Last Sunday, an article written by Lorna Tan “Lessons from get-rich courses” was published in the Straits Times.
The article spoke about the numerous advertisements for “get rich courses” you see in the newspaper every day.
Some samples of what you can see in the adverts:
“Our graduate made 770 per cent profit and turn $1000 into $78000 from Forex trading in 2 months”.
“How to create wealth in the stock market 30 minutes a day.”
If you see these advertisements repeatedly in the newspaper, it means that they work very well. In case you get me wrong, no, I’m not referring to the strategies that are being taught. Instead, what I’m saying is that the advertisements work well in attracting people to the free previews and subsequently converting the attendees into paying customers.
As long as the advertisements continue to be profitable for the advertisers, they will continue to appear, week in and week out.
Lorna spoke about her experiences in signing up for an options trading seminar. She paid $5000 for a 4-day course, and the session was attended by about 500 students. At $5000 a student, the organiser would have grossed a cool $2.5 million from organizing the course.
The course covered the basics of options along with the strategies for trading them.
So did Lorna become an expert trader or start making money after the course?
She actually did nothing. Whether it was information overload, too busy with other stuff or being not hungry enough, she didn’t try to apply the things she learnt. Before long, the stuff she learnt faded from her memory. This actually happens to 80-90% of people who attends such courses. I have encountered people who have attended half a dozen of such courses and they are still trudging along, ready to attend another course that can (hopefully) give them a breakthrough.
Should you consider attending such courses yourself?
You have to be very selective of what course you sign up for. You will hear many claims from different trainers but remember, most of them are trying to sell you something. Don’t sign up on the spot and always go home to do research on the trainer first. Establish from an independent source whether his claims are true or not.
Don’t be pressurized by their special price which is only available for that day. You can easily get the so-called special offer they give you by attending another preview session on another day.
The traders/trainers I respect are those who are upfront and tell the audience (the fact) that trading is difficult. You would actually have done well if you don’t lose money in your first year.
If somone promises that he can help you make GUARANTEED returns from trading, stay away! Anyone who gives you the impression that trading is easy (and you can make money easily) is causing you more harm than good.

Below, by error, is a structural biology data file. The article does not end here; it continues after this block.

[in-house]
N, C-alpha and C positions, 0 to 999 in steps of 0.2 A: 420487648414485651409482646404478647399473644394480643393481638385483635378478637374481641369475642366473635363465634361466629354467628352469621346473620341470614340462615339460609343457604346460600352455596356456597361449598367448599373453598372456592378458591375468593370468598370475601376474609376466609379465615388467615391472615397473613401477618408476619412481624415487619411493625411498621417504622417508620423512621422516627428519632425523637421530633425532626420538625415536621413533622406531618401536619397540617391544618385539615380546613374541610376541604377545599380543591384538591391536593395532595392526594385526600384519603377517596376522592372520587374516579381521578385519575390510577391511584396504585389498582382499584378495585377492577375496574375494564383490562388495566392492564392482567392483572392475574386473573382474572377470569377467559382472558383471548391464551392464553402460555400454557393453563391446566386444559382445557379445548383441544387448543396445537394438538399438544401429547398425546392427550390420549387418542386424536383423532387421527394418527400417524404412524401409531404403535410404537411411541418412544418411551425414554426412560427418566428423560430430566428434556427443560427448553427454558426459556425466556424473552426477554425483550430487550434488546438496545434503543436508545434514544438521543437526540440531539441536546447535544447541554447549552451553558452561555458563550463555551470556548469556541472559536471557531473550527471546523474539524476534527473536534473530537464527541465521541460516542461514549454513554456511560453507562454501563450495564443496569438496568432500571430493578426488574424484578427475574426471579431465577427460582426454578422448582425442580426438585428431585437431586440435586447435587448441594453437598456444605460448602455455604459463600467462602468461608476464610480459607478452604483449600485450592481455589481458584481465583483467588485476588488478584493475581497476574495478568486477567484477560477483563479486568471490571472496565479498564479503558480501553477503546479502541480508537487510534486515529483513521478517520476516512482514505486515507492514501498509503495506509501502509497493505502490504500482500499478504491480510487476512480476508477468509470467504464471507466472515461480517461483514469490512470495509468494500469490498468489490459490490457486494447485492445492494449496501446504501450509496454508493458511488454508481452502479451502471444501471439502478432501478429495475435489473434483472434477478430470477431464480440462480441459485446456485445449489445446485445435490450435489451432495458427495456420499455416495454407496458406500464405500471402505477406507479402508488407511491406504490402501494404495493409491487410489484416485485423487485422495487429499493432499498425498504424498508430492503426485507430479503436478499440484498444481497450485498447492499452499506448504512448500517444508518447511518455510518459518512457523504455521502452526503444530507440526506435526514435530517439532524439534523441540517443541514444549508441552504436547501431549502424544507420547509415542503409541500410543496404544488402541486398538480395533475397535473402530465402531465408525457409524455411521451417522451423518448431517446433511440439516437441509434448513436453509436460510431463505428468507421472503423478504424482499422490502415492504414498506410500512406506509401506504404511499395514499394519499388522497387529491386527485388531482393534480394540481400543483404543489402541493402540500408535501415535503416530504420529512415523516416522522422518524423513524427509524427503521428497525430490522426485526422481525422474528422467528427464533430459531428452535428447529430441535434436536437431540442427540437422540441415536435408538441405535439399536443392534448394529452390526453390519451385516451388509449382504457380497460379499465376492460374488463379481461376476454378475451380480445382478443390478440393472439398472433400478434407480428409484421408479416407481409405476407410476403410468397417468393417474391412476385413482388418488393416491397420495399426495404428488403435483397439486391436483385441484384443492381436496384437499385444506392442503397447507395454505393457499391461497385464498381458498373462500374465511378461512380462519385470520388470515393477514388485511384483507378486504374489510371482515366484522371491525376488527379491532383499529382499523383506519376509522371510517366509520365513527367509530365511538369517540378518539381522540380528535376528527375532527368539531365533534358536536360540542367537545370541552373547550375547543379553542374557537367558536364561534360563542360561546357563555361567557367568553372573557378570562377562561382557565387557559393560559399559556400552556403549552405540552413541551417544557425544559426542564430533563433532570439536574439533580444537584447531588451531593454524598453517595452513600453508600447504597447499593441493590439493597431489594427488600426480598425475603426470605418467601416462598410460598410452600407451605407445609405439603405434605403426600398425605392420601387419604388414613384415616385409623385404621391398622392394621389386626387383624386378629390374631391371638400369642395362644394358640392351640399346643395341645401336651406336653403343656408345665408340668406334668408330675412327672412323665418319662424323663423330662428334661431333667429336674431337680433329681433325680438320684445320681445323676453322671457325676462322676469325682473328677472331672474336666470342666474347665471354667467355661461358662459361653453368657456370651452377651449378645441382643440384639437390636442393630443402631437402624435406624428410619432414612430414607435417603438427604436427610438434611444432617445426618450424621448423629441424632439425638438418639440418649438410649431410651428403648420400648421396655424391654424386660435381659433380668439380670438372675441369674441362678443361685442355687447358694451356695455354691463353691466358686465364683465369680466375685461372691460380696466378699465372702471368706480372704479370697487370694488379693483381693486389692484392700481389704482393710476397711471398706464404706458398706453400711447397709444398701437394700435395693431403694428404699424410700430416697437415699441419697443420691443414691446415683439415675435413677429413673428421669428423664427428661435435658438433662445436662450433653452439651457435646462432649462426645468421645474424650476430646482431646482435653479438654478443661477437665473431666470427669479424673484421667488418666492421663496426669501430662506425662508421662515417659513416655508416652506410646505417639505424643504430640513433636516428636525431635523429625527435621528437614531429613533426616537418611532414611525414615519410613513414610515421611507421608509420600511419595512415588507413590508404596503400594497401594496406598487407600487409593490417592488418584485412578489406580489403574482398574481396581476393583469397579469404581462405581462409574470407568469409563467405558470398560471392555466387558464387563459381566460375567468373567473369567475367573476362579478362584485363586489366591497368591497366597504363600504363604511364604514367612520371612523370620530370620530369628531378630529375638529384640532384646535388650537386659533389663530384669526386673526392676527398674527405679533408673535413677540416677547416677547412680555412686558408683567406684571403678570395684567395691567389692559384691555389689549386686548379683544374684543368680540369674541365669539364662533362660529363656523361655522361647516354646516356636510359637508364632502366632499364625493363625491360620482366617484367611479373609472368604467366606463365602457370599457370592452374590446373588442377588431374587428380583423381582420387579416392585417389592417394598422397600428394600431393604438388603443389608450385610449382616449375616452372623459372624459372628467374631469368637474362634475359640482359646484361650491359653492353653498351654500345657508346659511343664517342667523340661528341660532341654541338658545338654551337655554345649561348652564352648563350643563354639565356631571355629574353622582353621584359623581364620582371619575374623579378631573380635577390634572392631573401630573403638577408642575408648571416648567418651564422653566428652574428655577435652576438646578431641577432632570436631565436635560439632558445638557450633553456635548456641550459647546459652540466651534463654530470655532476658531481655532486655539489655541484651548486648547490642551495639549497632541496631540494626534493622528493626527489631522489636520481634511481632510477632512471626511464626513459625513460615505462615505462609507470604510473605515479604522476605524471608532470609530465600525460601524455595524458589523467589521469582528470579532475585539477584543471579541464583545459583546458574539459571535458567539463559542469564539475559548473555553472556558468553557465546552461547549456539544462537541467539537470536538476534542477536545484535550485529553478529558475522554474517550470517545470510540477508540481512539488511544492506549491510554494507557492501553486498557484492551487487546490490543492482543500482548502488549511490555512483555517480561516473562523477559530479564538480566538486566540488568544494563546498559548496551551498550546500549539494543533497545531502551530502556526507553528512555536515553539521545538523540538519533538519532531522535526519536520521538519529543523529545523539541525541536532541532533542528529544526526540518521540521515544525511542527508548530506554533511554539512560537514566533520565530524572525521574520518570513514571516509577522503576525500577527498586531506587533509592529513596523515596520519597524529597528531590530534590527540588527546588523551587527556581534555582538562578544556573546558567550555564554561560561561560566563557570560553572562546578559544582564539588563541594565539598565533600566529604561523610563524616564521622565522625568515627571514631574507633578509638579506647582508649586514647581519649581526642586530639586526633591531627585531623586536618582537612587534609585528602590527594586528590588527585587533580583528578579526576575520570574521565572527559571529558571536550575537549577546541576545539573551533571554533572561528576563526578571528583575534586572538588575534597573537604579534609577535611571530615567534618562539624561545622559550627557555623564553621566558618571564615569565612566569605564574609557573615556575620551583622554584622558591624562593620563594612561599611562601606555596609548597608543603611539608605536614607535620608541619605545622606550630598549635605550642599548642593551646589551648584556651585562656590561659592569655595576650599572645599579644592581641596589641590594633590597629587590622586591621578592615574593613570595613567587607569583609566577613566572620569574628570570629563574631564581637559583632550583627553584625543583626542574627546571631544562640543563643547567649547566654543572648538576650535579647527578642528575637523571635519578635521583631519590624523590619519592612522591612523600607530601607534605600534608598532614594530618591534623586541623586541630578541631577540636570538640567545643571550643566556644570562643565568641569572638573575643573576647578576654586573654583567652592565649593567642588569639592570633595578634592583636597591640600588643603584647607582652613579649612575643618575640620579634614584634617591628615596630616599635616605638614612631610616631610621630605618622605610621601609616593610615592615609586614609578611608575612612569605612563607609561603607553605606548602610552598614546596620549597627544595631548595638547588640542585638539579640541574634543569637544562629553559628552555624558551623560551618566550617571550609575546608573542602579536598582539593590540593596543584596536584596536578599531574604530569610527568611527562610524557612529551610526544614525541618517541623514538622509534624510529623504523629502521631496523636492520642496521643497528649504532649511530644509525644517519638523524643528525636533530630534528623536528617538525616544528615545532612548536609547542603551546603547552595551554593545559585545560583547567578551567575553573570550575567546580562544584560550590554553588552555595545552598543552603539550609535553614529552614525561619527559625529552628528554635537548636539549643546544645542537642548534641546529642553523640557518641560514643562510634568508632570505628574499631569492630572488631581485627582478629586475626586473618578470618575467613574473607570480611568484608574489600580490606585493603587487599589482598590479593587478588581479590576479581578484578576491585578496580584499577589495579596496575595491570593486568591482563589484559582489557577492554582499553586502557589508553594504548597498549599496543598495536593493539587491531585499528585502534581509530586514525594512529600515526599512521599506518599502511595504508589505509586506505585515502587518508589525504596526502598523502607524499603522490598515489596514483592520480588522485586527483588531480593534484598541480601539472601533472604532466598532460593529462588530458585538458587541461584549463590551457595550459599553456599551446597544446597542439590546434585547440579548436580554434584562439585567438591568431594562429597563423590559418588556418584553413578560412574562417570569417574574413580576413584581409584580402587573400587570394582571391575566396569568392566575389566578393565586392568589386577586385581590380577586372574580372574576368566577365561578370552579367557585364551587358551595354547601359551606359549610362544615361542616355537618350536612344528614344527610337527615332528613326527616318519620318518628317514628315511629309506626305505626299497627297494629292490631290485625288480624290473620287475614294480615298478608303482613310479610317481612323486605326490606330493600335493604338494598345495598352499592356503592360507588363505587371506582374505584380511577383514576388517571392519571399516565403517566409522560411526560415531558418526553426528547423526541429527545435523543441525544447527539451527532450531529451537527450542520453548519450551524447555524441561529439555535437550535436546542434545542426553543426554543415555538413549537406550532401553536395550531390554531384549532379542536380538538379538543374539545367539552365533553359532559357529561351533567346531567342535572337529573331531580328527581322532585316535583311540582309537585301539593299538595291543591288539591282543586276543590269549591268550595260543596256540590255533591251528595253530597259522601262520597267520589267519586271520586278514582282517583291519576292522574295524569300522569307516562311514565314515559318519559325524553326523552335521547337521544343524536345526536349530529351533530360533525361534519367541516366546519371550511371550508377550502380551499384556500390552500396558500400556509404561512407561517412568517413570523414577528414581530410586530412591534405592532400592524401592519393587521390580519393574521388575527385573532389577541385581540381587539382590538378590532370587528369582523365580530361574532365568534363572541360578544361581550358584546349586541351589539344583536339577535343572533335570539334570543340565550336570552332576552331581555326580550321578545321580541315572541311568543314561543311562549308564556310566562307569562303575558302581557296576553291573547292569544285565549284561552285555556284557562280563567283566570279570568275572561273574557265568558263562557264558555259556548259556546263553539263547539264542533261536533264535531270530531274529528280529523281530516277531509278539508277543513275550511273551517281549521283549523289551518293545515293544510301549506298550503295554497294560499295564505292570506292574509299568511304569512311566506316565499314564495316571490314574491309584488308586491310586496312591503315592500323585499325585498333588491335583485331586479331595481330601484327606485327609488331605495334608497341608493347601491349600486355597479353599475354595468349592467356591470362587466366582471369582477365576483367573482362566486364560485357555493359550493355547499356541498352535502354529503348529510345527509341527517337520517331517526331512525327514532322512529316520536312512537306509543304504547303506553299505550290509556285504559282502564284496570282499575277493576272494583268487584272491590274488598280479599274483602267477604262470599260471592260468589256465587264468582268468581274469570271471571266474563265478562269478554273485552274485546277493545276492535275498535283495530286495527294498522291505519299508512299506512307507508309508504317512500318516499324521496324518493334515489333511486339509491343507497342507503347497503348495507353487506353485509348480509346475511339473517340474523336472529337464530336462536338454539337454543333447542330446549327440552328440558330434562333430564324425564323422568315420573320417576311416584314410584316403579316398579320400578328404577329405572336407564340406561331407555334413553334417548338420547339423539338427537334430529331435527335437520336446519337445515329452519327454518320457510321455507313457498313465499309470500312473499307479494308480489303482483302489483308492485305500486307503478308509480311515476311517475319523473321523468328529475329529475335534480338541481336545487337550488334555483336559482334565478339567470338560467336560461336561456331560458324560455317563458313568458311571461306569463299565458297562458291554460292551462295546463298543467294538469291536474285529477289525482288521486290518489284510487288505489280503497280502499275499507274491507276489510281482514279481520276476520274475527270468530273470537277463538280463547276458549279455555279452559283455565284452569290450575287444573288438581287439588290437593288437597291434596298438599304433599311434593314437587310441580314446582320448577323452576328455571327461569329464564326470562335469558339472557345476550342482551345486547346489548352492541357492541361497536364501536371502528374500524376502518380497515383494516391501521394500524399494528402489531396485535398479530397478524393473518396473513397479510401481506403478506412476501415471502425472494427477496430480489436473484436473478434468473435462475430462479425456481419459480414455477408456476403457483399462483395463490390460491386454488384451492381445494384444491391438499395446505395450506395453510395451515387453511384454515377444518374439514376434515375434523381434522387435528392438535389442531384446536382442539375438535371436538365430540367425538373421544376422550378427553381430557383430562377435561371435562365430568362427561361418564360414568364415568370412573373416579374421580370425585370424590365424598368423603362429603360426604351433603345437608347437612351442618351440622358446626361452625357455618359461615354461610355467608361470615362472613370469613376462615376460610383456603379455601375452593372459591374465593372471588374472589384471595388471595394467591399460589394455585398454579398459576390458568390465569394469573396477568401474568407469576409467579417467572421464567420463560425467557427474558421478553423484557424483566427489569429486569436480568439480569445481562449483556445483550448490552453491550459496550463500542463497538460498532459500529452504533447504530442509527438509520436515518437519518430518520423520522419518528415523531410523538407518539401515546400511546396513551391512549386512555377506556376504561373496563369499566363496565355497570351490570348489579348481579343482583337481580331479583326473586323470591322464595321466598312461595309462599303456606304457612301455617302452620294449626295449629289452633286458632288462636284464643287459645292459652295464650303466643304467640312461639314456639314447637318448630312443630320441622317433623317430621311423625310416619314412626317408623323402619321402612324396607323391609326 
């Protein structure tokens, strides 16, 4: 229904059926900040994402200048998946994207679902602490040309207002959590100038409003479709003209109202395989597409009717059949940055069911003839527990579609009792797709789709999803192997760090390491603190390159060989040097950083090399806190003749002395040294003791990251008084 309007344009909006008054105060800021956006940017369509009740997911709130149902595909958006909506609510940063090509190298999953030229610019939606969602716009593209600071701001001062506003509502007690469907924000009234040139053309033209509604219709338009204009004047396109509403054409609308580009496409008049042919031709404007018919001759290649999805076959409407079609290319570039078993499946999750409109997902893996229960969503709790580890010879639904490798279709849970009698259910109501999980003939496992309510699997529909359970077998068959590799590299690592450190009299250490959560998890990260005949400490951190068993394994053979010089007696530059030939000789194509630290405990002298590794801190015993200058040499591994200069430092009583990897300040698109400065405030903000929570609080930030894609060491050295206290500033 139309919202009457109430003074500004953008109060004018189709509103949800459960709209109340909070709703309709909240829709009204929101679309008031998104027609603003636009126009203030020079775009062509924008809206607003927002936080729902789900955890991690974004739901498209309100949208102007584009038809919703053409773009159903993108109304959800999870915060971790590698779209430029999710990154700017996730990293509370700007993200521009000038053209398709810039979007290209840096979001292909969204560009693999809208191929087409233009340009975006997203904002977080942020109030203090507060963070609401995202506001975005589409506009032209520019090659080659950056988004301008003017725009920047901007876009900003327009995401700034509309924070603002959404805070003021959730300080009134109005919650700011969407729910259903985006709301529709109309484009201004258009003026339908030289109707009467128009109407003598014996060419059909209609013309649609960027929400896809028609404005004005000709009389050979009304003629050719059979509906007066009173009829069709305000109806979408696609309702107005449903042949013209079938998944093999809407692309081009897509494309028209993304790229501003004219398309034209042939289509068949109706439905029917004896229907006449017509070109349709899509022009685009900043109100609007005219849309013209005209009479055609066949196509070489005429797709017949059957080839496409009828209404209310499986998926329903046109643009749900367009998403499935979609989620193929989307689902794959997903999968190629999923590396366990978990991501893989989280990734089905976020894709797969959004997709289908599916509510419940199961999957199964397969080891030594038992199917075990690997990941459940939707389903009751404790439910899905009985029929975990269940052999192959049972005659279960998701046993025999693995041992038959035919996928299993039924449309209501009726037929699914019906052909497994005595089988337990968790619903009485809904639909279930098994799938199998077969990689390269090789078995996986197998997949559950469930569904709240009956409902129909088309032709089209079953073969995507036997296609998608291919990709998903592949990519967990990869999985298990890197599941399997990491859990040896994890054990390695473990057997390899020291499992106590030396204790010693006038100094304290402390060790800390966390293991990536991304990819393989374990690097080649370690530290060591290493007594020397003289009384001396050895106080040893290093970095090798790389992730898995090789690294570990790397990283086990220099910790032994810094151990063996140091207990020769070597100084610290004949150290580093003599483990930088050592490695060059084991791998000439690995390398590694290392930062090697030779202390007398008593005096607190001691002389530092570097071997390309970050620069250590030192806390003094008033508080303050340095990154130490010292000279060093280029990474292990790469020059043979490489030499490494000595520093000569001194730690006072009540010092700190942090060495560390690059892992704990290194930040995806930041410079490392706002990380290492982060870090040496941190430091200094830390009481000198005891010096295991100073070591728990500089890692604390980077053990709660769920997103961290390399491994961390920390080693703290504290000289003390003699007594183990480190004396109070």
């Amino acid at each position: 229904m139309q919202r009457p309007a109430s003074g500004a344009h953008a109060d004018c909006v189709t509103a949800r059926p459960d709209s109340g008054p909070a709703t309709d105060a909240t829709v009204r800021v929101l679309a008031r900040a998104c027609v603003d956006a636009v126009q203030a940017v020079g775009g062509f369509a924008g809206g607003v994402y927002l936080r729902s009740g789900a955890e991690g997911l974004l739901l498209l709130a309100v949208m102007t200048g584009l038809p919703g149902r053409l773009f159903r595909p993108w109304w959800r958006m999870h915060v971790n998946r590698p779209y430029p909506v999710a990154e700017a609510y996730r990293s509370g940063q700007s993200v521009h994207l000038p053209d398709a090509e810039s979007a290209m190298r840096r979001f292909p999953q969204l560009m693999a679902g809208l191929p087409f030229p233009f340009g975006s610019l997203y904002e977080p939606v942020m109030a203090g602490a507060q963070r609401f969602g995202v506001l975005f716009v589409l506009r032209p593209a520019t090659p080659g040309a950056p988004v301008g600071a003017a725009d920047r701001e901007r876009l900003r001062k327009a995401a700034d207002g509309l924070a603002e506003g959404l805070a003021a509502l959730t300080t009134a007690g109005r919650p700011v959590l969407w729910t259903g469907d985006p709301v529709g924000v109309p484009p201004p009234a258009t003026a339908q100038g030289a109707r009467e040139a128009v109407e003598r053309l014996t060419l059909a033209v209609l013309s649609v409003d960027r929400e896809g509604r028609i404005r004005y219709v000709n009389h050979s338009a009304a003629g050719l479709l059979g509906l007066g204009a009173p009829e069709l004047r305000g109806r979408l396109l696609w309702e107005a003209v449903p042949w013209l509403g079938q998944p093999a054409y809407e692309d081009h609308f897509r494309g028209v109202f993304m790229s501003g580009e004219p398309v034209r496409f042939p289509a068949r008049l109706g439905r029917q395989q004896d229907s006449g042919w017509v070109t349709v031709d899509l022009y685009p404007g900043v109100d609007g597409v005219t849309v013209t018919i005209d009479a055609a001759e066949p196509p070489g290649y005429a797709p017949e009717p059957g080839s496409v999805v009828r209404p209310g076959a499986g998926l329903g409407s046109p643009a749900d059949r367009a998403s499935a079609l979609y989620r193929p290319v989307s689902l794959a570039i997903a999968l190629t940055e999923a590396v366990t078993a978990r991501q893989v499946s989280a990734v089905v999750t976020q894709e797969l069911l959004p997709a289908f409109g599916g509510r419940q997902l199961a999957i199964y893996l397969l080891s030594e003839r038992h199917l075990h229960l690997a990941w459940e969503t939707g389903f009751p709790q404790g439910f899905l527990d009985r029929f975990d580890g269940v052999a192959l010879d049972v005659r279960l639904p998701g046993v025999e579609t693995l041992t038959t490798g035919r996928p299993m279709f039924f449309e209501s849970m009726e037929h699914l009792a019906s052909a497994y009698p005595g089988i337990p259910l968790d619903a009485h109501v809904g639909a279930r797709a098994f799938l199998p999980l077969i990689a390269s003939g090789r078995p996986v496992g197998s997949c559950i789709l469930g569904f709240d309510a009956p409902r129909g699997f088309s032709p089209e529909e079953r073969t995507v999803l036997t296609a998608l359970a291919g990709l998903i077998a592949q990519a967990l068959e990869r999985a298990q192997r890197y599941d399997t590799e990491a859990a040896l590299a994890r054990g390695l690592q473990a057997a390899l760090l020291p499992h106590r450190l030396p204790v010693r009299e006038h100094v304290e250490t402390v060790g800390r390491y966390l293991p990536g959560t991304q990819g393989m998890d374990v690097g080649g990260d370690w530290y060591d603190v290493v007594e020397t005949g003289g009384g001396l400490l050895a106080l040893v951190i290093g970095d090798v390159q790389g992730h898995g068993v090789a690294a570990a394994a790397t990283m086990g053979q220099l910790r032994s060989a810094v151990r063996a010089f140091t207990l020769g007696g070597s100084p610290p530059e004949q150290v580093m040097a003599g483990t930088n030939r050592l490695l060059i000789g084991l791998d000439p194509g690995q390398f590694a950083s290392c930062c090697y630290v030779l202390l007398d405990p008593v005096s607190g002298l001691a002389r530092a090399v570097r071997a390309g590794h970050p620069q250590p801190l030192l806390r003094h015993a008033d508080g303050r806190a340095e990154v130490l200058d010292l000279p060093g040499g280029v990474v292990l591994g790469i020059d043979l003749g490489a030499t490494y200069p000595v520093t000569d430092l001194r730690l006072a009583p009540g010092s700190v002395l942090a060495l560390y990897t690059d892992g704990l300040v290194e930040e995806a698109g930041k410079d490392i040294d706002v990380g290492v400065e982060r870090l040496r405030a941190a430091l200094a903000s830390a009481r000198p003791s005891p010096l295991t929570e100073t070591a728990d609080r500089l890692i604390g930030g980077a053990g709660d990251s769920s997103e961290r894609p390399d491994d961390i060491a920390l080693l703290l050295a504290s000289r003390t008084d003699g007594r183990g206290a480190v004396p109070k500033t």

Overconfidence has been the downfall of many traders. Would you want to learn from a person who starts you on the wrong footing?
Personally, I would avoid any training course that is packed with 100+ participants. Even if you don’t mind paying top dollar to learn from a professional trader, what you need is a coaching session and not a lecture based training. Learn the basics yourself, then find someone who is trading professionally to guide you along on a one-on-one basis. There is no point paying so much for basic information that is readily available everywhere.
Learning to trade is just like learning a sport.
Will you pay $5000 for a 3-day training session from Tiger Woods?
What if the training session is attended by 100 other people? How much do you think it will benefit you?
Will you become an expert golfer after the training?
There will be improvements to your game but let’s be realistic. Tiger Woods works with his coach every day for years to get to where he is. Three days will not magically change your game by many notches.
Also, the benefits you get from getting him to improve your game would be much greater than getting him to teach you how to play the game.
However, results ultimately come from years of training (trading), and not from a 3-day boot camp.
I find it ironic that MAS regulates and has certain rules on the giving of financial advice on a personal basis, yet does not regulate investment/trading courses. More harm can be done in giving the wrong advice to 100 people than to one person.
Recall that private schools were also previously not well regulated and you get all the nonsense with degree mills, etc.
The Caveat Emptor approach might not be the way to go for everything.